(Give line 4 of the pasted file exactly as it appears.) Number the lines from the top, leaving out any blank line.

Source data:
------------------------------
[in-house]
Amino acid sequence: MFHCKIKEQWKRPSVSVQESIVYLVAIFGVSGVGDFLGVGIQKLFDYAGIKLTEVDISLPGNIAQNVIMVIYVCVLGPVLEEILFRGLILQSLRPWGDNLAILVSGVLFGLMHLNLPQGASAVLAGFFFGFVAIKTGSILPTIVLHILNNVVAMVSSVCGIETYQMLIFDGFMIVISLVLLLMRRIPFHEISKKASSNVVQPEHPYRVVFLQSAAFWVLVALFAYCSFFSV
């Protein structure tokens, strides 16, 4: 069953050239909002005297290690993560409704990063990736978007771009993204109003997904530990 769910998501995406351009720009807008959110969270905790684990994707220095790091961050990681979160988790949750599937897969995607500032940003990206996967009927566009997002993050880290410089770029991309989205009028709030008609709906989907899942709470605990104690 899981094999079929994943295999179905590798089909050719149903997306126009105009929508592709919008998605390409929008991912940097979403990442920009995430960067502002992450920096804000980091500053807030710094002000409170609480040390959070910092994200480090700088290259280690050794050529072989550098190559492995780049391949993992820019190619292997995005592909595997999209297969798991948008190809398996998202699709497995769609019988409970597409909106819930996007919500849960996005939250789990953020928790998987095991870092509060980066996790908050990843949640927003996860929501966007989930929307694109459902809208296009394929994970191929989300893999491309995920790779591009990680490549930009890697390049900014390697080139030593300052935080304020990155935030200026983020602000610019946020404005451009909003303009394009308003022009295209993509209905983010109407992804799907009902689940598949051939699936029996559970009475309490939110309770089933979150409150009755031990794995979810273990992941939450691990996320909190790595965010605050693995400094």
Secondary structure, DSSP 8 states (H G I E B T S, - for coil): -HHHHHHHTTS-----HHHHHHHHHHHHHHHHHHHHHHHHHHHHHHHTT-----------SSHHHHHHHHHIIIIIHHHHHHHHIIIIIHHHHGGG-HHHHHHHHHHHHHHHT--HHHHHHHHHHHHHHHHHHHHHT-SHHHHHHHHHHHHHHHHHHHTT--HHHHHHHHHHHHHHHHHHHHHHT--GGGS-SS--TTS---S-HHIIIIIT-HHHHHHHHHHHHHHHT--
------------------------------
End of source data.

Secondary structure, DSSP 8 states (H G I E B T S, - for coil): -HHHHHHHTTS-----HHHHHHHHHHHHHHHHHHHHHHHHHHHHHHHTT-----------SSHHHHHHHHHIIIIIHHHHHHHHIIIIIHHHHGGG-HHHHHHHHHHHHHHHT--HHHHHHHHHHHHHHHHHHHHHT-SHHHHHHHHHHHHHHHHHHHTT--HHHHHHHHHHHHHHHHHHHHHHT--GGGS-SS--TTS---S-HHIIIIIT-HHHHHHHHHHHHHHHT--